Grenfell goes on to describe how, immediately after a death, the family and the community may gather around the bereaved, bringing food, offering transportation, checking in – for a while. Then they may assume they are no longer needed, expecting the grieving person to get back to work or to some other routine. Grieving people may hesitate to bother others with their needs - for company, for distraction, or for someone to talk or even cry with them. What helps is ongoing contact with family and friends who are willing to keep the memory of the loved one alive. “Knowing that grieving persons are likely thinking of their loved one all the time anyway, we should not hesitate to bring up the person’s name or share a memory. We might fear that saying ‘I remember when…” will trigger tears or an outpouring of feelings, but your willingness to listen empathically to whatever mourners need to say can be very healing. There is no ‘getting over’ such a loss. Life has changed permanently. But when persons are allowed and encouraged to process grief in their own way, when they experience companionship along the journey, they will in their own time be able to move through it to a day when they can smile again, and even laugh.”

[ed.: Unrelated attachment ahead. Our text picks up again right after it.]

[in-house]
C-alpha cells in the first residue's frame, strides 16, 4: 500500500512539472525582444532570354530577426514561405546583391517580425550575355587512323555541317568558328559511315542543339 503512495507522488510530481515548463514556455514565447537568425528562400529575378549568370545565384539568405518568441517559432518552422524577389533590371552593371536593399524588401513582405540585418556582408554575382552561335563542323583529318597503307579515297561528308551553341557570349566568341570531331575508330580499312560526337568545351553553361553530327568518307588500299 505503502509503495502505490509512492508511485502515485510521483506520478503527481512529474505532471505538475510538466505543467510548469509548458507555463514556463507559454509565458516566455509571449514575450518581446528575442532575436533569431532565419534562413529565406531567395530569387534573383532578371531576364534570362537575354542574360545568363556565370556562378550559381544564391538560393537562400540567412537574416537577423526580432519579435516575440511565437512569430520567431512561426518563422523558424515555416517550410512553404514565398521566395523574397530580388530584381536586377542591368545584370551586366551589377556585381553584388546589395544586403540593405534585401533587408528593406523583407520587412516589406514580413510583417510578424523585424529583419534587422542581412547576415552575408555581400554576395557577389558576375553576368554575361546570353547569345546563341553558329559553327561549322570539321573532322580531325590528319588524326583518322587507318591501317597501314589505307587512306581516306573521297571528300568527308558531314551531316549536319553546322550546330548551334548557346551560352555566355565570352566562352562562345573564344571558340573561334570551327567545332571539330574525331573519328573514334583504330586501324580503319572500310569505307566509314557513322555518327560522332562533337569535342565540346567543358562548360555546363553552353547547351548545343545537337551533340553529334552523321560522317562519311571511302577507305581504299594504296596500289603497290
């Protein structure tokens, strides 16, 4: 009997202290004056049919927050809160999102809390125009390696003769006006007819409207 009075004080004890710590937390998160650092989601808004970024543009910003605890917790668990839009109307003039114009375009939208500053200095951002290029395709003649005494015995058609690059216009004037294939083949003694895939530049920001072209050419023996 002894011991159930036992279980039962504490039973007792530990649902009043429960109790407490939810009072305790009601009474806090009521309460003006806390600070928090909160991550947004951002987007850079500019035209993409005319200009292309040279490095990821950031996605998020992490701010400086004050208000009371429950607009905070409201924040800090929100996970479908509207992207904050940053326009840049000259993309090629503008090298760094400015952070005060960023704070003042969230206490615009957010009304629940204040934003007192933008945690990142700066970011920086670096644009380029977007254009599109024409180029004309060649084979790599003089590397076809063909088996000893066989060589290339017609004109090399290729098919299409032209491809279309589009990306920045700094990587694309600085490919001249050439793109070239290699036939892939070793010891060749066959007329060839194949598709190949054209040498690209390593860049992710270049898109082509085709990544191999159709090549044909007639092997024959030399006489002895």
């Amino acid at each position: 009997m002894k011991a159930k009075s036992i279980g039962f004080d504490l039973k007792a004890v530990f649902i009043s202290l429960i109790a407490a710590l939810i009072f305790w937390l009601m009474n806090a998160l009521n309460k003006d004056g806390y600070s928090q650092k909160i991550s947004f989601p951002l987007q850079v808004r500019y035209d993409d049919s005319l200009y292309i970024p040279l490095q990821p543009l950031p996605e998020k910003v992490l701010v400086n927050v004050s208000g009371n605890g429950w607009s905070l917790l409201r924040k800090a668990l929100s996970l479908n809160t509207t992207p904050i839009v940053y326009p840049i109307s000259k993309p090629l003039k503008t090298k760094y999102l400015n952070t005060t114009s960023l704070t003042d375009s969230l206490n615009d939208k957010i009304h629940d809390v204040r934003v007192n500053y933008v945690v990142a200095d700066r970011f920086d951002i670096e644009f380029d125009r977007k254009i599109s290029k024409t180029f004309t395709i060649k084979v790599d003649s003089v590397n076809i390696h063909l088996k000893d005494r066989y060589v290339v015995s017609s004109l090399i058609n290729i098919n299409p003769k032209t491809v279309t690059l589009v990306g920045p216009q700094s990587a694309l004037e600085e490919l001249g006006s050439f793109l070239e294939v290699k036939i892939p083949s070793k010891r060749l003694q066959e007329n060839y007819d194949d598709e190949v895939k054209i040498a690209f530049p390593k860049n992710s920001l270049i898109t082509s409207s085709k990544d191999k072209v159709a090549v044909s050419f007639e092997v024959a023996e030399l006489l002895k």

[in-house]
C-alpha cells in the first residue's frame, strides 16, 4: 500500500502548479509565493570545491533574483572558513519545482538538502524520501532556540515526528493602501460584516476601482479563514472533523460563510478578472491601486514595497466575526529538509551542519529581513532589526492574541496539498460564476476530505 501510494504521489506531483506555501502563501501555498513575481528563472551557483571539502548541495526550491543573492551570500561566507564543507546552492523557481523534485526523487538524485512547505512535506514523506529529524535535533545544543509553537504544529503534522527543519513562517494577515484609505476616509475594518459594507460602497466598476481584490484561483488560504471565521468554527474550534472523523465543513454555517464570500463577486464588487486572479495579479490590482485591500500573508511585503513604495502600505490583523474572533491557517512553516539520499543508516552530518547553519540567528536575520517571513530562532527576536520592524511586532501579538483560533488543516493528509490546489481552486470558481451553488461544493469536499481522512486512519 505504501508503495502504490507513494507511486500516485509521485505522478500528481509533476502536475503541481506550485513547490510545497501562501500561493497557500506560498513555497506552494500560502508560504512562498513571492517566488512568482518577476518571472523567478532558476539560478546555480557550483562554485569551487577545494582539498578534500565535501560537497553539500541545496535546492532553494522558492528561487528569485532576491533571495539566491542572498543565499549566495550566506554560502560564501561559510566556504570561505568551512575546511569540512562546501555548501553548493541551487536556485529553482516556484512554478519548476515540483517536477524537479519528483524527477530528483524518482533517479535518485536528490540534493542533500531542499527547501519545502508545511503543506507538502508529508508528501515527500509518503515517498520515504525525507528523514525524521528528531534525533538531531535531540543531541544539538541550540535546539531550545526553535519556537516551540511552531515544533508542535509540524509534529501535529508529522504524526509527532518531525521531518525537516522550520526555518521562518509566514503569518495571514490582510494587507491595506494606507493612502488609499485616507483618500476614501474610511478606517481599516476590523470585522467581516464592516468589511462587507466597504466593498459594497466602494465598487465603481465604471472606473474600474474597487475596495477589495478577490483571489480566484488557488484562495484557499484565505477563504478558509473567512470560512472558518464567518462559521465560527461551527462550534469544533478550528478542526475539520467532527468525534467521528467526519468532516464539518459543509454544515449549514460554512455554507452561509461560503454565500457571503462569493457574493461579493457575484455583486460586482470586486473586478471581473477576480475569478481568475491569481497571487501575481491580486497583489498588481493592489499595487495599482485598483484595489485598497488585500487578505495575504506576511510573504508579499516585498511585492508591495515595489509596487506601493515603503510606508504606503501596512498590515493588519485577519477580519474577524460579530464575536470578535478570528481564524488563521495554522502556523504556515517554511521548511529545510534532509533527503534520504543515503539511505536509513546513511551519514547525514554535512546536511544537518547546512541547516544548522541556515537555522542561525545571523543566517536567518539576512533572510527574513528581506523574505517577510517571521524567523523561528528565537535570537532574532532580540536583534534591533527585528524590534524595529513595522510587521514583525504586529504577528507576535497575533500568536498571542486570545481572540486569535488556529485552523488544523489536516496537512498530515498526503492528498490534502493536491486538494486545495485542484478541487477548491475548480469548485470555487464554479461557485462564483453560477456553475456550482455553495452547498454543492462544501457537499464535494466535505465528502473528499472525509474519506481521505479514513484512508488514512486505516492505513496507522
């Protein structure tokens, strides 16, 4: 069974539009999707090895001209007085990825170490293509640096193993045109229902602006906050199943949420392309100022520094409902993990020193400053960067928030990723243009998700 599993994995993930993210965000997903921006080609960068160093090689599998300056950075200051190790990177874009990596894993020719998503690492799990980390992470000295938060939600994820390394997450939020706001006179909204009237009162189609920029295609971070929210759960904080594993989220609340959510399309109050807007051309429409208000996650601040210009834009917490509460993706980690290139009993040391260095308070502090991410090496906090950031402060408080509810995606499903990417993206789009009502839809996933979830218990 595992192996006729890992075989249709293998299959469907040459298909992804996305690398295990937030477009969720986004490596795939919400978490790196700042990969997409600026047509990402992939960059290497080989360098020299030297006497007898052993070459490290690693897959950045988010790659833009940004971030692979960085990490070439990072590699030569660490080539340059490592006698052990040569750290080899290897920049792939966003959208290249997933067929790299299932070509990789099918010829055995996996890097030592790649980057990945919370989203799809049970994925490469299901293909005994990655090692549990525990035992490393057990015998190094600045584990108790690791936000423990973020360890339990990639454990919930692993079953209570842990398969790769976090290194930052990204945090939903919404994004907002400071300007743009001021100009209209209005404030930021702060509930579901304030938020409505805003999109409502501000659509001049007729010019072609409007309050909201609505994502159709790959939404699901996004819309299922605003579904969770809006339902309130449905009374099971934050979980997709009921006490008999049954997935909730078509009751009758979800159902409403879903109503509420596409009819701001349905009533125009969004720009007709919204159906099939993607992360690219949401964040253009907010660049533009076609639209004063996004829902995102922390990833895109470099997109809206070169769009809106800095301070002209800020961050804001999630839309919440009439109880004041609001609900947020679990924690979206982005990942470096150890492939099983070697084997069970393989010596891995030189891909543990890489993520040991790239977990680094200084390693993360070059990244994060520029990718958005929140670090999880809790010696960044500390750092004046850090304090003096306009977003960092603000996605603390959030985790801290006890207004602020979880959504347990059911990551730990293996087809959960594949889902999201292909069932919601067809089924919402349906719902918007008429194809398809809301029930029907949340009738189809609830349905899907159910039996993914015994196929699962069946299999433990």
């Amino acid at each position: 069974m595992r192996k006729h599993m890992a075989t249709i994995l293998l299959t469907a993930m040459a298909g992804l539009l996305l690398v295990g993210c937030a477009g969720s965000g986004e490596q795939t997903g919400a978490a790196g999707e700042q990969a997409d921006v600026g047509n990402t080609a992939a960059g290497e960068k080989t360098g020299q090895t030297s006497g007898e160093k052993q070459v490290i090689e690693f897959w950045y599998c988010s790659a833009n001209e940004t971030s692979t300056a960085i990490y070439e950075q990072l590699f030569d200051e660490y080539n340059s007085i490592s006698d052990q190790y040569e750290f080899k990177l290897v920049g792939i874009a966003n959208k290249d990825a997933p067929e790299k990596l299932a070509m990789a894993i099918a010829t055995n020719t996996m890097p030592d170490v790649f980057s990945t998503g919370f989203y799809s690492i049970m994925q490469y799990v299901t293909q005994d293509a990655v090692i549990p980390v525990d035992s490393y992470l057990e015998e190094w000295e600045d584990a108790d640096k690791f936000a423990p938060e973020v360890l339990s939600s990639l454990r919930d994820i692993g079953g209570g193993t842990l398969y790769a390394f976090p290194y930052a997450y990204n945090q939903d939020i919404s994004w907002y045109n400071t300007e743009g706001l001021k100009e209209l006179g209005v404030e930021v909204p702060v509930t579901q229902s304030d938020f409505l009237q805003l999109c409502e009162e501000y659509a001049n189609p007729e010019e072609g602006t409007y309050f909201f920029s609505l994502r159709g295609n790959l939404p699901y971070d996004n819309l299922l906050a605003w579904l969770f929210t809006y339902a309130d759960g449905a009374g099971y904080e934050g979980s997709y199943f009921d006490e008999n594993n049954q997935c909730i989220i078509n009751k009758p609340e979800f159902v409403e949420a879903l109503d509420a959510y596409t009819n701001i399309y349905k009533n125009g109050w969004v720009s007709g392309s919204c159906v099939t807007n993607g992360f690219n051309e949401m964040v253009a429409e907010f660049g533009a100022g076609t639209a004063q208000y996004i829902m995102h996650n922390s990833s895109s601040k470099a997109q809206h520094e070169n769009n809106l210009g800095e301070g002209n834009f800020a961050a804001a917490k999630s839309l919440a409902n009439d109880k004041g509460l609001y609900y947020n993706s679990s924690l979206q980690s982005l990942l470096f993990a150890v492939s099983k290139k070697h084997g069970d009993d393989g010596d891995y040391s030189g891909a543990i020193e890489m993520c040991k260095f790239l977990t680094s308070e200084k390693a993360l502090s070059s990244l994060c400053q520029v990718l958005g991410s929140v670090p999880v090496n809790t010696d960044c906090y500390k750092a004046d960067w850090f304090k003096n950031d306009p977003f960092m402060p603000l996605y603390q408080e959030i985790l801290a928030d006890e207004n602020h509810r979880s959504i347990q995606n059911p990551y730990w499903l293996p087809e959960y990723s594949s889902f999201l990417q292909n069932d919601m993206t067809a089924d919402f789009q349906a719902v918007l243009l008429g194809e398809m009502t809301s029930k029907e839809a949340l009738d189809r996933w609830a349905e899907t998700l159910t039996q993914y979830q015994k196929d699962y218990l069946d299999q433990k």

Grenfell then offers specific advice: “Encourage your congregation to persist in making contact, even if their invitations are declined. Writing notes or emails, bringing bread or other treats, and calling from time to time all serve as reminders to mourners that they are not alone. Remember birthdays and anniversaries, even just to say ‘I am thinking of you today.’ Offer information about a grief support group or consider getting one started. If you see danger signs, evidence that the bereaved may be isolating or drugging themselves with alcohol, medication, food, or screen time, ask for help and consult with family, other friends, a pastor or other professional. Ask yourself what would you want? What would help you? Probably you would not want to be left alone, but you would want to be respected, not patronized or criticized. Your quiet presence may be the most healing. You do not have to give answers, directions, or solutions - there aren’t any. Grief is hard work, for which we need the support of others. Working through grief may also liberate, strengthen, and renew us. Those who companion others on their grief journeys walk on sacred ground and manifest the healing power of love.”

In addition to the following resources, see Caring for Widows and Widowers and other articles addressing specific circumstances at www.marriagelovepower.net (under “Best Practices Articles and Recommended Resources/Ministering with Those in Crisis or Transition”) or search Discipleship Ministries' resources by topic or title.

For additional information:
Download Resources for Ministry in the Valley of the Shadow of Dead [PDF]

 

 


Jane P. Ives, United Methodist Marriage and Family Ministries Consultant
10 Quaker Lane, Portland, ME 04103, 207-797-8930, Janepives@gmail.com

Categories: Family Ministries — General Resources, Marriage-Crisis and Transition